The Atlantic Wire defines news differently.
It's not that news has changed radically in the age of digital disruption. But rather, it's the authority of who gets to decide what's news has changed, explained Gabriel Snyder, editor of The Atlantic Wire, a news site owned by Atlantic Media. Today, Snyder added, news isn't just the stories on the front page of The New York Times, it's also the social conversations swirling around current events. Which is where the Wire wants to play.
"We want The Wire to be both monitoring that and participating back into that social discussion—and understanding that major events, major ideas, major disclosures, is what’s news," Snyder said in an interview at the site's SoHo offices. Take, for example, Time magazine's cover story calling Millennials the "ME ME ME GENERATION." The story generated plenty of chatter on the Web, and The Atlantic Wire posted a rebuttal that went viral (as of this writing, the piece has been viewed more than 200,000 times).
"This cover that people are reacting to is a news event in the new media landscape," Snyder said.
It appears the site's strategy is paying off, as social media is its largest driver of traffic. The Atlantic Wire boasted record numbers in April: 8.5 million uniques, the company said, citing Omniture (3.9 million, per ComScore). May has already shaped up to be the site's second-best month with 6.2 million uniques as of May 30.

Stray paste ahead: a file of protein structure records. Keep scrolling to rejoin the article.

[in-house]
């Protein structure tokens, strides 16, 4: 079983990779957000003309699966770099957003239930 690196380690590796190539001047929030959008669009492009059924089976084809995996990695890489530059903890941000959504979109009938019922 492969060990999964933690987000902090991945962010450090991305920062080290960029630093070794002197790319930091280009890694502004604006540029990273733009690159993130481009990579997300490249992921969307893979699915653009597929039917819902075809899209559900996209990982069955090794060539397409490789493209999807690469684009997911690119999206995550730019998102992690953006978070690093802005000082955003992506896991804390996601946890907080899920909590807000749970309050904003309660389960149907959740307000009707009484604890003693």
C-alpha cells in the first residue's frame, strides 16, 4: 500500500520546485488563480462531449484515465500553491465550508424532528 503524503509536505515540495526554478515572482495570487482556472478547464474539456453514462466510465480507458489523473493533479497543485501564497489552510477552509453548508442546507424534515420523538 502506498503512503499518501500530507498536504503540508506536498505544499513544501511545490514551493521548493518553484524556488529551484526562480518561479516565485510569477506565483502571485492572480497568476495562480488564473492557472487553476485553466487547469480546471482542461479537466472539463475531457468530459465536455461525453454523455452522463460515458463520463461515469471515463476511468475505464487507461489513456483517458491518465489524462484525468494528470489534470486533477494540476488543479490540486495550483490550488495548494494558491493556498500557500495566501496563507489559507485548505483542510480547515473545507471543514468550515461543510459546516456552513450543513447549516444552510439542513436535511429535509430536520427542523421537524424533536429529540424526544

To put the numbers in context, the site's earlier traffic record was set in January 2013, with 5.1 million uniques. The Boston Marathon bombings last month generated massive general news interest, which explains why The Atlantic Wire—and many other online news sites — saw big numbers in April. The key for The Atlantic Wire is to translate those visitors into regular readers, particularly given the crowded space the company is trying to enter (think Daily Beast, BuzzFeed, Salon).
Bob Cohn, the editor of Atlantic Digital, said the goal is to keep plugging away on the site's editorial strategy, which he described as telling readers "what matters now," on topics ranging from politics to business to technology to entertainment.
"That seems to be working," he said. "It's no small task to just keep on executing on that strategy and to get smarter and faster and bigger along the way."
The site also has plans to increase its staff as its audience continues to grow, from 11 people now to about 15 in the fall.
The Atlantic Wire's content, like many of its peers in the news-blog arena, is a mix of aggregation and analysis. While Snyder described his position as "source agnostic," he said he hopes to see more instances of original reporting on the site. But that doesn't mean writers will start chasing down spokespeople for the same statement a dozen news organizations have already surfaced.
"I want to do original-original reporting," Snyder explained. "I want to do original reporting that people haven’t done 15 times before. In our language games, original reporting refers to reporting that people do themselves, but most original reporting is not original. It’s going though the motions that lots of other people have gone through. The kind of reporting, let’s call it reporting, that we privilege is stuff that people haven’t done yet."